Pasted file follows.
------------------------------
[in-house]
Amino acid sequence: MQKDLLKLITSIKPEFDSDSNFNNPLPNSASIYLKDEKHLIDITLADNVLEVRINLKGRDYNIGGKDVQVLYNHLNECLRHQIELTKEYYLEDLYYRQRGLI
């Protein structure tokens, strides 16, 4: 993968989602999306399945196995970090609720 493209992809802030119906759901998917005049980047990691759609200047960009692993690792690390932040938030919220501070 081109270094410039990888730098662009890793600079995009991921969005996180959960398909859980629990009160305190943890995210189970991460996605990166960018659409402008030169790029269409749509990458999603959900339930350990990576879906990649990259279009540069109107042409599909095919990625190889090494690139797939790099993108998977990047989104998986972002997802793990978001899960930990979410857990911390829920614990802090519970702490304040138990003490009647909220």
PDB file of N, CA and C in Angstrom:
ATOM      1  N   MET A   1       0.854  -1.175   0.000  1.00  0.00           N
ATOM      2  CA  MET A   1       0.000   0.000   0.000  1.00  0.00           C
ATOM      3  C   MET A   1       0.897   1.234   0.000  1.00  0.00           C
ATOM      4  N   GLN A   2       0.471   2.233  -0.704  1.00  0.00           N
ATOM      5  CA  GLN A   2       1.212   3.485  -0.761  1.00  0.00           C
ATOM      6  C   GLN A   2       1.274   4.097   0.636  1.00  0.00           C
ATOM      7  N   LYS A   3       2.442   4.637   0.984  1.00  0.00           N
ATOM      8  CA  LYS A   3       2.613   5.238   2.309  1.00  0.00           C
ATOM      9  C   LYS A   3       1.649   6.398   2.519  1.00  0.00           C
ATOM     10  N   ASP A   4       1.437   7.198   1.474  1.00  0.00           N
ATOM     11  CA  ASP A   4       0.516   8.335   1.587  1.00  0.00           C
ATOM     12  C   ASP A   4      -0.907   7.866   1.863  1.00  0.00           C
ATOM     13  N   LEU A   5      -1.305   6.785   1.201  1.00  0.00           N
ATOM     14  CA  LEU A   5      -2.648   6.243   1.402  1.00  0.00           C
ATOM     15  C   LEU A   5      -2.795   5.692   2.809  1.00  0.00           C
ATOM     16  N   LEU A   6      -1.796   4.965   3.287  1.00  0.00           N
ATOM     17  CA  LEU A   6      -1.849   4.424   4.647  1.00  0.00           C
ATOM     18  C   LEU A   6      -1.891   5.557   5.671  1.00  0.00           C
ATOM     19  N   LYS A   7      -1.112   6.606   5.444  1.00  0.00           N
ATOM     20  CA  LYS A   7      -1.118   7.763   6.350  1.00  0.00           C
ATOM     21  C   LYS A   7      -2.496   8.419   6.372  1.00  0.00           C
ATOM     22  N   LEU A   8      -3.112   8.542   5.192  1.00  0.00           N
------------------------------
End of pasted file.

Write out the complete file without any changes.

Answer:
[in-house]
Amino acid sequence: MQKDLLKLITSIKPEFDSDSNFNNPLPNSASIYLKDEKHLIDITLADNVLEVRINLKGRDYNIGGKDVQVLYNHLNECLRHQIELTKEYYLEDLYYRQRGLI
């Protein structure tokens, strides 16, 4: 993968989602999306399945196995970090609720 493209992809802030119906759901998917005049980047990691759609200047960009692993690792690390932040938030919220501070 081109270094410039990888730098662009890793600079995009991921969005996180959960398909859980629990009160305190943890995210189970991460996605990166960018659409402008030169790029269409749509990458999603959900339930350990990576879906990649990259279009540069109107042409599909095919990625190889090494690139797939790099993108998977990047989104998986972002997802793990978001899960930990979410857990911390829920614990802090519970702490304040138990003490009647909220």
PDB file of N, CA and C in Angstrom:
ATOM      1  N   MET A   1       0.854  -1.175   0.000  1.00  0.00           N
ATOM      2  CA  MET A   1       0.000   0.000   0.000  1.00  0.00           C
ATOM      3  C   MET A   1       0.897   1.234   0.000  1.00  0.00           C
ATOM      4  N   GLN A   2       0.471   2.233  -0.704  1.00  0.00           N
ATOM      5  CA  GLN A   2       1.212   3.485  -0.761  1.00  0.00           C
ATOM      6  C   GLN A   2       1.274   4.097   0.636  1.00  0.00           C
ATOM      7  N   LYS A   3       2.442   4.637   0.984  1.00  0.00           N
ATOM      8  CA  LYS A   3       2.613   5.238   2.309  1.00  0.00           C
ATOM      9  C   LYS A   3       1.649   6.398   2.519  1.00  0.00           C
ATOM     10  N   ASP A   4       1.437   7.198   1.474  1.00  0.00           N
ATOM     11  CA  ASP A   4       0.516   8.335   1.587  1.00  0.00           C
ATOM     12  C   ASP A   4      -0.907   7.866   1.863  1.00  0.00           C
ATOM     13  N   LEU A   5      -1.305   6.785   1.201  1.00  0.00           N
ATOM     14  CA  LEU A   5      -2.648   6.243   1.402  1.00  0.00           C
ATOM     15  C   LEU A   5      -2.795   5.692   2.809  1.00  0.00           C
ATOM     16  N   LEU A   6      -1.796   4.965   3.287  1.00  0.00           N
ATOM     17  CA  LEU A   6      -1.849   4.424   4.647  1.00  0.00           C
ATOM     18  C   LEU A   6      -1.891   5.557   5.671  1.00  0.00           C
ATOM     19  N   LYS A   7      -1.112   6.606   5.444  1.00  0.00           N
ATOM     20  CA  LYS A   7      -1.118   7.763   6.350  1.00  0.00           C
ATOM     21  C   LYS A   7      -2.496   8.419   6.372  1.00  0.00           C
ATOM     22  N   LEU A   8      -3.112   8.542   5.192  1.00  0.00           N